In vivo visceral and skeletal kinematics of lung ventilation was examined using cineradiography in two palaeognaths, the emu (Dromaius novaehollandiae) and the Chilean tinamou (Nothoprocta perdicaria), and a basal neognath, the helmeted guinea fowl (Numida meleagris). Upon inspiration, the thorax expands in all dimensions. The vertebral ribs swing forward and upward, thereby increasing the transverse diameter of the trunk. The consistent location of the parapophysis throughout the dorsal vertebral series, ventral and cranial to the diapophysis, ensures a relatively uniform lateral expansion. An increase in the angle between the vertebral and the sternal ribs causes the sternal ribs to push the sternum ventrally. Owing to the greater length of the caudal sternal ribs, the caudal sternal margin is displaced further ventrally than the cranial sternal margin. When observed in lateral view, sternal movement is not linear, but elliptical. The avian thorax is highly constrained in its movement when compared with crocodylians, the other extant archosaur clade. Birds lack a lumbar region and intermediate ribs. Sternal ribs are completely ossified, and have a bicondylar articulation with the sternum. Considering the importance of pressure differences between cranial and caudal air sac complexes for the generation of unidirectional air flow in the avian lung, it is hypothesized that a decrease in the degrees of freedom of movement of the avian trunk skeleton, greater expansion of the ventrocaudal trunk region, and elliptical sternal movement may represent specific adaptations for fine-tuned control over air flow within the complex avian pulmonary system.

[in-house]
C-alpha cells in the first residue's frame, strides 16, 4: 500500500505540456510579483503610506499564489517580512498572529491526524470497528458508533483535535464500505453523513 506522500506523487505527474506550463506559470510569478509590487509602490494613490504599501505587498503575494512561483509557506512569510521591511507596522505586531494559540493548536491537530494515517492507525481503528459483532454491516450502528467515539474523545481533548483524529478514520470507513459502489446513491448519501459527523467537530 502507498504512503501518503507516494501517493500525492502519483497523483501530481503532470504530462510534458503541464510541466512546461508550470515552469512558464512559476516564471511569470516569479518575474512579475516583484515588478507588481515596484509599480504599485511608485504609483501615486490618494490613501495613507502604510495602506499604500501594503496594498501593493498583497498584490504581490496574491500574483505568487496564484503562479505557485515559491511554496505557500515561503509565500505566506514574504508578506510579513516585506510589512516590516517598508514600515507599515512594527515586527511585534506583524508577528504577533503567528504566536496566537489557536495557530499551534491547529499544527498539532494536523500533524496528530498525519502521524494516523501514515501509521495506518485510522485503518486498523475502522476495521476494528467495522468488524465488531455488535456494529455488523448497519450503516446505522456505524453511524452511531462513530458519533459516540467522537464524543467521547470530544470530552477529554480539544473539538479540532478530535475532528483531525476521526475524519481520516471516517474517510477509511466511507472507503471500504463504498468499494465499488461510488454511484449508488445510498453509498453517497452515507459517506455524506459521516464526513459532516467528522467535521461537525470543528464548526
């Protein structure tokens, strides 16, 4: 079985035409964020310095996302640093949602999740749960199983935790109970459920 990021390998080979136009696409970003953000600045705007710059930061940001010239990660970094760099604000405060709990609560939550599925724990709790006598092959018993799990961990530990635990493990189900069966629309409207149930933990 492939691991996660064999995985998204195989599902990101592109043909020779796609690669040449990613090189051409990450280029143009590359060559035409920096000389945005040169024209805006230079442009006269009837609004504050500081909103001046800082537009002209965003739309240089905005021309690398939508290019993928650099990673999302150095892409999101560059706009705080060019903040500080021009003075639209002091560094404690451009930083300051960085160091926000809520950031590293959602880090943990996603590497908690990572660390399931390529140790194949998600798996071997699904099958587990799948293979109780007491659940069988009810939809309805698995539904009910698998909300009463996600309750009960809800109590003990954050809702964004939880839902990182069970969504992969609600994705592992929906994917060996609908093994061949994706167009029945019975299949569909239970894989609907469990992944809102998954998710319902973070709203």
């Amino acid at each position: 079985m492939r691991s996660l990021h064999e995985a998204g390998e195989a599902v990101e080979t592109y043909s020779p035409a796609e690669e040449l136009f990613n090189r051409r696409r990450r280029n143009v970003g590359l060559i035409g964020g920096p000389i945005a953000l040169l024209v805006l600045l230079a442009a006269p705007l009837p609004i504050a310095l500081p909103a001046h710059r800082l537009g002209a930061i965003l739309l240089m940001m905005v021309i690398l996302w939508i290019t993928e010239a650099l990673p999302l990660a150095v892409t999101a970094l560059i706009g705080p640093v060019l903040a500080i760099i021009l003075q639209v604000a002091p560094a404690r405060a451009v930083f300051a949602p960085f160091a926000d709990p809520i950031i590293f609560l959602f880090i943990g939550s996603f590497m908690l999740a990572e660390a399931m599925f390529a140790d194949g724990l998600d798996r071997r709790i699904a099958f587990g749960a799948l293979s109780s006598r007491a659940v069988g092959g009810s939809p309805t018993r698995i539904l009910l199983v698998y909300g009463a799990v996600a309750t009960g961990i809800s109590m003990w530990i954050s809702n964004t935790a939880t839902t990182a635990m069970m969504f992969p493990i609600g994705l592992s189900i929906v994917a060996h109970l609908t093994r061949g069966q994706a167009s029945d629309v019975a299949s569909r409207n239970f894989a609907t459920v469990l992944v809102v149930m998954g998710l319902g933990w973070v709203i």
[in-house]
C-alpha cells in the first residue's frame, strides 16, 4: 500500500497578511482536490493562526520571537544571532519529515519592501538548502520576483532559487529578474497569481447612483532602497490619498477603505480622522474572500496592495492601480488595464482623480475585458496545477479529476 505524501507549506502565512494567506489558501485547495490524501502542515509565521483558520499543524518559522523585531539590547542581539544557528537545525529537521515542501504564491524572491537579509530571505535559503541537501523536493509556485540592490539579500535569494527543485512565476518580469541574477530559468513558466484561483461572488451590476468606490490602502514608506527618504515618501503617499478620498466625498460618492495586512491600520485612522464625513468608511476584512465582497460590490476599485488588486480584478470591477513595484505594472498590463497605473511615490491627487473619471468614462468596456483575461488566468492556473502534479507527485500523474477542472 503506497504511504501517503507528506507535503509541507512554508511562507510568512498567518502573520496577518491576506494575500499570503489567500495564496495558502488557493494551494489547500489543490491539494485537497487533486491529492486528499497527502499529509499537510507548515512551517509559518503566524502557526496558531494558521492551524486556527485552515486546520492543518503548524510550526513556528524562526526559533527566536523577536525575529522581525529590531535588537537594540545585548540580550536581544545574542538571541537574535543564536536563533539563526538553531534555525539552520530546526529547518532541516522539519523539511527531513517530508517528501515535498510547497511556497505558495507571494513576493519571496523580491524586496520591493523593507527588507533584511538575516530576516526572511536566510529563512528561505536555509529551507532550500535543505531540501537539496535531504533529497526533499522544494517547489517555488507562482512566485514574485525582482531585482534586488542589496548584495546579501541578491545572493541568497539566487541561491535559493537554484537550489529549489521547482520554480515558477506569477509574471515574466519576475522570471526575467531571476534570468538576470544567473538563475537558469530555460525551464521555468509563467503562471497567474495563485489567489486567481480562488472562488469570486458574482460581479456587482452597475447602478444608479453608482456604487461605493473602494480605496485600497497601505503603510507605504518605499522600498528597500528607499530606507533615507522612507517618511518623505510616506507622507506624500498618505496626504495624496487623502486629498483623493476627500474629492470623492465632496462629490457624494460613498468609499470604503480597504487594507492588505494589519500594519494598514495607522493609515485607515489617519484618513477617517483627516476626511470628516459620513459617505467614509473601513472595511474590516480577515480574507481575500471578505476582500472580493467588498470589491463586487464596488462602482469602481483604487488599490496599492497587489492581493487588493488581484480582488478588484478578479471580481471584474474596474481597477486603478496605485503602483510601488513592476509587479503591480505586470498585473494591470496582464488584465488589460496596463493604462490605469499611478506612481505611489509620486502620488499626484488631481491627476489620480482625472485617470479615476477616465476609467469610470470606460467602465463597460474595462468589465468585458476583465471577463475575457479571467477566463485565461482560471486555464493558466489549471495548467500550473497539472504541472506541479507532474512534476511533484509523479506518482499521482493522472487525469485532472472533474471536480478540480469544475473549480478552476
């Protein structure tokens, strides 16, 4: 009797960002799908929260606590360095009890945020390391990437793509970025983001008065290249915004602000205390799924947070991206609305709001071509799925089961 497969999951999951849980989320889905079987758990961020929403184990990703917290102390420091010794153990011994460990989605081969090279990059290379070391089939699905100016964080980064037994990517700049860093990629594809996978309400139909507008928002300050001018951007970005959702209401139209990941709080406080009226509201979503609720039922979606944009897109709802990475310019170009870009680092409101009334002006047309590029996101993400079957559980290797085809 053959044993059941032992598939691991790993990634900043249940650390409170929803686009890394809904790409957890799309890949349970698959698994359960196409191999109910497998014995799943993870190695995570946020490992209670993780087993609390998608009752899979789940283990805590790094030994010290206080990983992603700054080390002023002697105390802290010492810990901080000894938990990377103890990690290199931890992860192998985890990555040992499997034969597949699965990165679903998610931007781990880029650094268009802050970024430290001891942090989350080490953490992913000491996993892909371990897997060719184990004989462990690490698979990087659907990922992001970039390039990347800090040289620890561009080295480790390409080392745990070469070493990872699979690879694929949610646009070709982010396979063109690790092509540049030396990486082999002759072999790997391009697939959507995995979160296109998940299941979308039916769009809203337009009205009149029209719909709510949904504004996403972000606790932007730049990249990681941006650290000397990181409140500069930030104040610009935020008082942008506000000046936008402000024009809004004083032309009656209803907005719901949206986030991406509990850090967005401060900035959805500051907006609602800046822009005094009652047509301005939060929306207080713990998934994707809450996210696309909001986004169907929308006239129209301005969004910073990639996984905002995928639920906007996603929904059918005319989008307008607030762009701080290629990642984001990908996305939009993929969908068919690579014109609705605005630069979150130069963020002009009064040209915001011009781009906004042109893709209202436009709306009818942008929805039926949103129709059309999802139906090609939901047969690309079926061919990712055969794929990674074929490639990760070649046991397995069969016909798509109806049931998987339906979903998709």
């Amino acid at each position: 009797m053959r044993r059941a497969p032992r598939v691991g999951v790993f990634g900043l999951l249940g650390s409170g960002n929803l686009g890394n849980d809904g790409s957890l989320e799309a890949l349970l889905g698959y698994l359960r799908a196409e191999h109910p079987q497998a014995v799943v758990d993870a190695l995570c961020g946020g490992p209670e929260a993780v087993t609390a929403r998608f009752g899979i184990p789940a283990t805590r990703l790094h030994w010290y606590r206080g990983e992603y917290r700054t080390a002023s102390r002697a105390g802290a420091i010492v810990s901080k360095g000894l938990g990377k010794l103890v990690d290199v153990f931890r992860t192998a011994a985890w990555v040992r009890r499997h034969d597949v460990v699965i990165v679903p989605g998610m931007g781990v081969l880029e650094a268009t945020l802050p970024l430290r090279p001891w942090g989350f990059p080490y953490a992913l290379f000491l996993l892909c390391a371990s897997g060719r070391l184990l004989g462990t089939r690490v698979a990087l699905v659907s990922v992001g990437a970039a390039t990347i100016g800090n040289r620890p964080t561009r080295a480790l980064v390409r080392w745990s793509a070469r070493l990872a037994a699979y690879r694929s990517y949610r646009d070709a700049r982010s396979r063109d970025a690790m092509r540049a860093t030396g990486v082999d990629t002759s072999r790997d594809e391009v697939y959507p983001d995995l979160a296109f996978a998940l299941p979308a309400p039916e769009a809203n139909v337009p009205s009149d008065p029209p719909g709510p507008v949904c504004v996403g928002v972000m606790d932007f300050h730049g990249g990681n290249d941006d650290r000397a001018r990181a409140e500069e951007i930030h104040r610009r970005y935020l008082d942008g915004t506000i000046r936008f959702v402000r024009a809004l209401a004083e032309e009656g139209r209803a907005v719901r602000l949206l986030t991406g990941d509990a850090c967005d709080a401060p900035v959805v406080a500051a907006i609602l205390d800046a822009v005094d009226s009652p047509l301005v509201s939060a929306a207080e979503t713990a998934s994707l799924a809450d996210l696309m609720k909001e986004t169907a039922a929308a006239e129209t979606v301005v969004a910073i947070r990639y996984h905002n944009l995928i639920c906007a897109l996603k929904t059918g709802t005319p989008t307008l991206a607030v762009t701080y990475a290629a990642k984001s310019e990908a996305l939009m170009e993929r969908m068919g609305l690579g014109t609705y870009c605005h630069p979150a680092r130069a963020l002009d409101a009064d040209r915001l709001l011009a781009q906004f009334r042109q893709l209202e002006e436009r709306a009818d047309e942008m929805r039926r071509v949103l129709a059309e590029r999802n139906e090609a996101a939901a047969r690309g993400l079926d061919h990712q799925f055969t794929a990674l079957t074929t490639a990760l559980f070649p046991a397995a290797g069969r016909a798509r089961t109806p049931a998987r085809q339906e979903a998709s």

(c) 2008 Wiley-Liss, Inc.